Standing the check of time


Manmohan Singh
former Prime Minister

Today marks 140 years of existence of one of India’s most celebrated news dailies, The Tribune. It has, without an ounce of doubt, evolved and emerged during this course of time as the daily staple, as indeed a record-keeping sentinel of the northern states and UTs, as also of the nation itself. I am happy to say that it is ‘my Morning Paper’ — has been for the longest time, and will continue to be.

This great journal’s journey through 140 years is a journey of India — our evolution as an independent sovereign country and thereafter nation-building. It is a remarkable testimony to the vision of its founder Sardar Dyal Singh Majithia. Imbued with liberal values and committed to fight obscurantism and superstition, Sardar Majithia wanted a means of reforming society. He was an enlightened and visionary patriot who believed that the salvation of the country lay in imparting all-round, systematic and modern education. To fulfil his great purpose, he allocated a substantial part of his assets for establishing three trusts, each responsible for setting up an institution that would endure the test of time. Thus, an English newspaper, a public library and a college came into existence. Of these, The Tribune, founded in February 1881, has proven to be the most popular and by far the most influential.

The Tribune began its fascinating journey from Lahore in February 1881.

At its very inception, the pioneers who launched The Tribune had put out a statement of their objectives in words that stand true even today. The statement titled ‘About Ourselves’, audaciously declared, “The projectors and conductors of The Tribune have no pet theories to maintain, nor any personal interests to serve through the medium of this journal. No considerations of pecuniary gain have incited them to this enterprise. They profess simply to act for the public weal, and they are conscious that the public weal is more advanced by charity and moderation than by rancour and harsh words.” The Tribune hoped “to advocate the cause of the mute masses fairly and temperately.” It wanted to represent public opinion and to create and educate such opinion. It steered itself clear of any particular class, creed or party line and championed the cause of the people and resolved to speak against class interests in case they clashed with the welfare of the masses. It thus stood for the people and made journalism an instrument of service to the people.

Its coverage connected the masses to the national/international events as they unfolded. As it went along, crossing one milestone after another, The Tribune reported the ups and downs of India’s freedom struggle, what India went through under the British Raj, two World Wars, the Jallianwala Bagh massacre, the passing of the Independence Resolution on the banks of the Ravi river in Lahore, from where The Tribune was then published, Partition of the country, the birth of a free India, the adoption of the Constitution and the evolution of Parliament, an independent judiciary, the freedom of the Press and much more. The Tribune has been witness to and an impartial informant of India’s epoch-making journey. It can further be stated that The Tribune played a significant role in spreading the doctrine of Indian nationalism and bringing about unity in a society that was afflicted by differences on questions of religion, caste, language and region.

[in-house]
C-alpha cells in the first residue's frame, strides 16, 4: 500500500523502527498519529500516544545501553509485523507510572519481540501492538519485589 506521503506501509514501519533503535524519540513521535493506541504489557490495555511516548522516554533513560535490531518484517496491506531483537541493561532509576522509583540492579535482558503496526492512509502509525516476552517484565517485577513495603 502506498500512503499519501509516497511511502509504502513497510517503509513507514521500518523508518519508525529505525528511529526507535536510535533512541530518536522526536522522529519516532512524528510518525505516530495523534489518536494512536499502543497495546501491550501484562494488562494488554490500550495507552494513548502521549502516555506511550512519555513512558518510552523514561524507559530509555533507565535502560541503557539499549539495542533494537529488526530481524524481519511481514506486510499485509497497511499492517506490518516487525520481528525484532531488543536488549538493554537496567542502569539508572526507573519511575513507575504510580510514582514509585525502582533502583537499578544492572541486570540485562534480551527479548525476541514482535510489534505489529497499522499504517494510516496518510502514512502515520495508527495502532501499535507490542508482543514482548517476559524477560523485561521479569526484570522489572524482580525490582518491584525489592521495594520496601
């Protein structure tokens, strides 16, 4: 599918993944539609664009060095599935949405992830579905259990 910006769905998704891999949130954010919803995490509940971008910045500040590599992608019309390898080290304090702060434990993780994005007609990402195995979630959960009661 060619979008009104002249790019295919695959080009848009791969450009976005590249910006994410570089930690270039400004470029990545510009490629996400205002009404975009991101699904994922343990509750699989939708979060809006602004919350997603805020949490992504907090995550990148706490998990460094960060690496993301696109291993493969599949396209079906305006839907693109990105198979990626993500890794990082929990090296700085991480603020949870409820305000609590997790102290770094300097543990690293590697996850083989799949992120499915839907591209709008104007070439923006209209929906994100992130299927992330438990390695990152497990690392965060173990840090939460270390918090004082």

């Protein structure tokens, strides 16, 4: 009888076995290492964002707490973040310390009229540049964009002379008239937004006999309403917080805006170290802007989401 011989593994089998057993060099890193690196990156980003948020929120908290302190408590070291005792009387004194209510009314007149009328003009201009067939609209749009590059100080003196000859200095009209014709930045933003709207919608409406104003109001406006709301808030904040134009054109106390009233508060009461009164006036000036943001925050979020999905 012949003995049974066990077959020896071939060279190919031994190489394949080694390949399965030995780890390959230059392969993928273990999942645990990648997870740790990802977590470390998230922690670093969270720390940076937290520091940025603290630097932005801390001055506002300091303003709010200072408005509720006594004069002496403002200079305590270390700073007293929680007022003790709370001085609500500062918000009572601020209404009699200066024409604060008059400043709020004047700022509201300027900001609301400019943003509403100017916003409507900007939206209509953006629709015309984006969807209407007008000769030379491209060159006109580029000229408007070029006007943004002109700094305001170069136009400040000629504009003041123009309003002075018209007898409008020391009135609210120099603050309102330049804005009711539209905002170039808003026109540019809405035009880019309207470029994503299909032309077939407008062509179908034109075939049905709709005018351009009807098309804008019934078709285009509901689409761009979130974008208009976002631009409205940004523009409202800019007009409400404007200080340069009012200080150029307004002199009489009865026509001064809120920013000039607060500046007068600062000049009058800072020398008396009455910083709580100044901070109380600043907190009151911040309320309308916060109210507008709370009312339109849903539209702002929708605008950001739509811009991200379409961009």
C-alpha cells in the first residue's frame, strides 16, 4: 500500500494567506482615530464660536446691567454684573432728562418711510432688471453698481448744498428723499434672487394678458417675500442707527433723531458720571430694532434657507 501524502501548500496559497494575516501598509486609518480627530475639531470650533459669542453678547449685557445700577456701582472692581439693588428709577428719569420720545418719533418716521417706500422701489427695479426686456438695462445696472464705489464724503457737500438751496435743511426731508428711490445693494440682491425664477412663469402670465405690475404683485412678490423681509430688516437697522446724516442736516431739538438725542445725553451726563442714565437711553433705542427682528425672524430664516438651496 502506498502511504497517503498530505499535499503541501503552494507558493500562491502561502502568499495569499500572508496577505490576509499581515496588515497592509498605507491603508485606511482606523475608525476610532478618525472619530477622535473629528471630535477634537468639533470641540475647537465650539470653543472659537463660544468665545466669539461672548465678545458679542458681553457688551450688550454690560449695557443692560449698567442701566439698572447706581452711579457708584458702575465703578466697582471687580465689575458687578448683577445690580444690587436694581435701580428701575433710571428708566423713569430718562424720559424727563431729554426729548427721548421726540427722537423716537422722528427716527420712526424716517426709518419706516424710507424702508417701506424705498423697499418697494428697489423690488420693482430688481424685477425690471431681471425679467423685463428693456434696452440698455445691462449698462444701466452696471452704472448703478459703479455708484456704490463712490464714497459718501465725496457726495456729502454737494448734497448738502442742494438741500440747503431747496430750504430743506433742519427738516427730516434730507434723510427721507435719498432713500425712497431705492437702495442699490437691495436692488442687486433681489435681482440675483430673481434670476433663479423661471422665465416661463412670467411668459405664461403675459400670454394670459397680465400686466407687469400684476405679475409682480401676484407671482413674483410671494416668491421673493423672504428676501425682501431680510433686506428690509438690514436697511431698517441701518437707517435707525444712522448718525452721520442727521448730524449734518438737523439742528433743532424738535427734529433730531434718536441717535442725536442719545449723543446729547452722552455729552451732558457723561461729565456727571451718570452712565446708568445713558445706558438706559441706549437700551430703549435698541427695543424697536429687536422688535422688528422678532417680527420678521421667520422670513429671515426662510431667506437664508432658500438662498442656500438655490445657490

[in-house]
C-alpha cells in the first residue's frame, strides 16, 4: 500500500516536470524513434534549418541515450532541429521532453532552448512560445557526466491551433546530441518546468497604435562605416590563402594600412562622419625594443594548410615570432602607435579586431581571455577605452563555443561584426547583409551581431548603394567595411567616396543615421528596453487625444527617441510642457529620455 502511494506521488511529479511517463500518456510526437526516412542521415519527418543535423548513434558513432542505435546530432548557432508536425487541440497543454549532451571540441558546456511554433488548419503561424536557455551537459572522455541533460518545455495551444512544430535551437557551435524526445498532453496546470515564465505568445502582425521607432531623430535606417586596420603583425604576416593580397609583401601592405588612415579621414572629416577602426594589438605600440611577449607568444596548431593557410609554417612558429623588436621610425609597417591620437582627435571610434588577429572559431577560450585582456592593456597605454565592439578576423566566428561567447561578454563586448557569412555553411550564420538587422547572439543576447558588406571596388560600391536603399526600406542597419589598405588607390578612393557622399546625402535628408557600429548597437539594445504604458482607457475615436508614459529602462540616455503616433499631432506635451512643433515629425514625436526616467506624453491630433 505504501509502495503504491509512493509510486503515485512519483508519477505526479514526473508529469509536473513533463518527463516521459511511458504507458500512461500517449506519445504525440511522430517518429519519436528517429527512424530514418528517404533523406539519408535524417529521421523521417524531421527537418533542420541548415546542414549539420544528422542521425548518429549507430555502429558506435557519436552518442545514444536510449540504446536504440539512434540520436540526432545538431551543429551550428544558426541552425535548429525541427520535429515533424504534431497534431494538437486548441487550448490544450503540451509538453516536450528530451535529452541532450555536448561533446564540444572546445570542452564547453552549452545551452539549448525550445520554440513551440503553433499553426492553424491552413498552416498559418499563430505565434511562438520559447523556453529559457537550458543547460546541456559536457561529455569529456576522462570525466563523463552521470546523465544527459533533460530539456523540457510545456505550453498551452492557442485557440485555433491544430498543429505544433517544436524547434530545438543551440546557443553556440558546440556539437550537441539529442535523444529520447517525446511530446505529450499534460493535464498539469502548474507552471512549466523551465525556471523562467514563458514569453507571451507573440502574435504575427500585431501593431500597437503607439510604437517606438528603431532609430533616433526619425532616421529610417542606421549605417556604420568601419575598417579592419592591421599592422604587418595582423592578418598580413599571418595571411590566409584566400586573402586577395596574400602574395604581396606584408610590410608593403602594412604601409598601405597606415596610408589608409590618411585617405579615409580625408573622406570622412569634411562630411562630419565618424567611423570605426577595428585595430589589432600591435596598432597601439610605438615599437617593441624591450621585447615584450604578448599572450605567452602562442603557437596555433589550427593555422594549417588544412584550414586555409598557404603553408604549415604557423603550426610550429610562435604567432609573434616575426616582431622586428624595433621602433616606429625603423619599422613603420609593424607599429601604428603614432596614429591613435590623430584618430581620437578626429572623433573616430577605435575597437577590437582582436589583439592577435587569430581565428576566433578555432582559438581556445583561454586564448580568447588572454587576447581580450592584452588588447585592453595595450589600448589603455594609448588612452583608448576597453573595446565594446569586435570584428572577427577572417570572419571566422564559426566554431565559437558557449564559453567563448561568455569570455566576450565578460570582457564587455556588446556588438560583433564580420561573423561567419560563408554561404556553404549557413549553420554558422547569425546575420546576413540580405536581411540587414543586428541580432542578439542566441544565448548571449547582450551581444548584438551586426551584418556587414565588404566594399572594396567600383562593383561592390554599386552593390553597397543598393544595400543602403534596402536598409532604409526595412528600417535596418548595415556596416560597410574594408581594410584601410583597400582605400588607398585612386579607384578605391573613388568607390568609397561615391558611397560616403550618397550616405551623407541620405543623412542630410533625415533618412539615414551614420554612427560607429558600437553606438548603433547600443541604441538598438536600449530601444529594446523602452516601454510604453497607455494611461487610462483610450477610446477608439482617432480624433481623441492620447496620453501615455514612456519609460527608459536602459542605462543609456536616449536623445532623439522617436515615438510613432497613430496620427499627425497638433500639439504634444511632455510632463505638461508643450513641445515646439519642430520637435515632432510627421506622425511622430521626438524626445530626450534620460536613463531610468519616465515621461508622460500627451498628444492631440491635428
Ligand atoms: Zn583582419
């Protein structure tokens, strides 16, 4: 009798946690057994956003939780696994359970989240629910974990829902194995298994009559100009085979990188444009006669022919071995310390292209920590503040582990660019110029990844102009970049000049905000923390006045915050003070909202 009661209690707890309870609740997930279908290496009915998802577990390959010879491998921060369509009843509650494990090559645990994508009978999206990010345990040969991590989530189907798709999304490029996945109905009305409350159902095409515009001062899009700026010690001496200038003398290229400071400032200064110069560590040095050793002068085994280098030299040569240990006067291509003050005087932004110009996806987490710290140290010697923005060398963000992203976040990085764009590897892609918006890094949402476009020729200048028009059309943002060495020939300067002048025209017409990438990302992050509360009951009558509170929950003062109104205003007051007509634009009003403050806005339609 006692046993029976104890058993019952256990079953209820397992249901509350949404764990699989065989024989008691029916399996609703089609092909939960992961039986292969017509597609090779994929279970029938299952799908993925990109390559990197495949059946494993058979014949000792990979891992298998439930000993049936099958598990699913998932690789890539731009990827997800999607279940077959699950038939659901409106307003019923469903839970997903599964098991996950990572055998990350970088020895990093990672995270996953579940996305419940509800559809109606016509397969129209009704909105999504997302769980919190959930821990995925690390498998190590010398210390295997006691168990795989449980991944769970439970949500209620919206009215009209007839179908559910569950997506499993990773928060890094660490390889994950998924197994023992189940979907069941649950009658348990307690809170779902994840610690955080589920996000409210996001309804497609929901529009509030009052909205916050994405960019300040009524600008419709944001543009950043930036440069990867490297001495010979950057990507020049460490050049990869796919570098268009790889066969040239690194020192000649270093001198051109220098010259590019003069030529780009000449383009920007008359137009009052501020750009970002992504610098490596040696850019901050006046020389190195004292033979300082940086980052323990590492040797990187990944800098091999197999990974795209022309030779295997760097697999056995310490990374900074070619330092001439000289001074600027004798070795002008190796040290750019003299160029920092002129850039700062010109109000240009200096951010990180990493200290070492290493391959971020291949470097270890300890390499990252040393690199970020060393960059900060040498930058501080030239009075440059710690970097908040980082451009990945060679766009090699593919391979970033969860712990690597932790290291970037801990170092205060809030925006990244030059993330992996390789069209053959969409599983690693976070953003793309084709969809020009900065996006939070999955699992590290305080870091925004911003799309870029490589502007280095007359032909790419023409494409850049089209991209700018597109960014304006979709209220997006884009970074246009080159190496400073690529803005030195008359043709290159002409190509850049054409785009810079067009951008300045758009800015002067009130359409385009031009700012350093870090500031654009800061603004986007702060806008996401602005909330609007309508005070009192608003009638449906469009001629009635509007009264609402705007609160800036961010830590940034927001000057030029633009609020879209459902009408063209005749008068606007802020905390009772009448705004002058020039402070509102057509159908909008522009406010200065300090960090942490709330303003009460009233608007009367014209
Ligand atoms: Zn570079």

I have been a daily reader of The Tribune, and I feel that it is one of the few papers that publish news and views without any bias or prejudice. Restraint and temperance, rather than partisanship, are the hallmarks of this institution. It has followed an independent policy and has tried steadfastly to promote a liberal and secular outlook among its readers, in accordance with the wishes of its founder.

There have been innumerable instances wherein I have interacted with The Tribune and have shared my opinions on various topics, as have been a recipient of good word and harsh criticism by them. When my name was suggested by Sonia ji for Prime Ministership, The Tribune, on May 20, 2004, had carried a special editorial titled ‘The nation is in safe hands’. It said: “Despite all its shortcomings, the nation has the wisdom and resilience to throw up a Prime Minister who can be trusted to provide the kind of leadership it needs at this time… After some dilly-dallying, the country has found the man who can understand the pain of the poor, the loneliest and the lost and at the same time pursue the vision to build a strong economy meant for the twenty-first century India.” Less than a month later, on June 12, 2004, under the headline, ‘Criminals in the House: The danger is collective, so is the solution’, The Tribune wrote: “Whatever the political compulsions, Dr Manmohan Singh and the Congress Party should not have agreed to share power with the kind of members who have no business to be in Parliament and least of all in the government.”

I have always maintained that credibility is currency when it comes to media/journalism and this fine paper with its vintage and heritage has stood the test of time and maintained its credibility with the masses for 140 long years of selfless service to a very large extent. As I pen these thoughts, I am reminded of William Shakespeare’s saying, “Things won are done, joy’s soul lies in the doing.” I congratulate the Editor, the journalists, the entire staff and management of The Tribune on achieving this huge milestone. And I exhort them to keep doing what they have been so wonderfully doing for the past 140 years, with joy!



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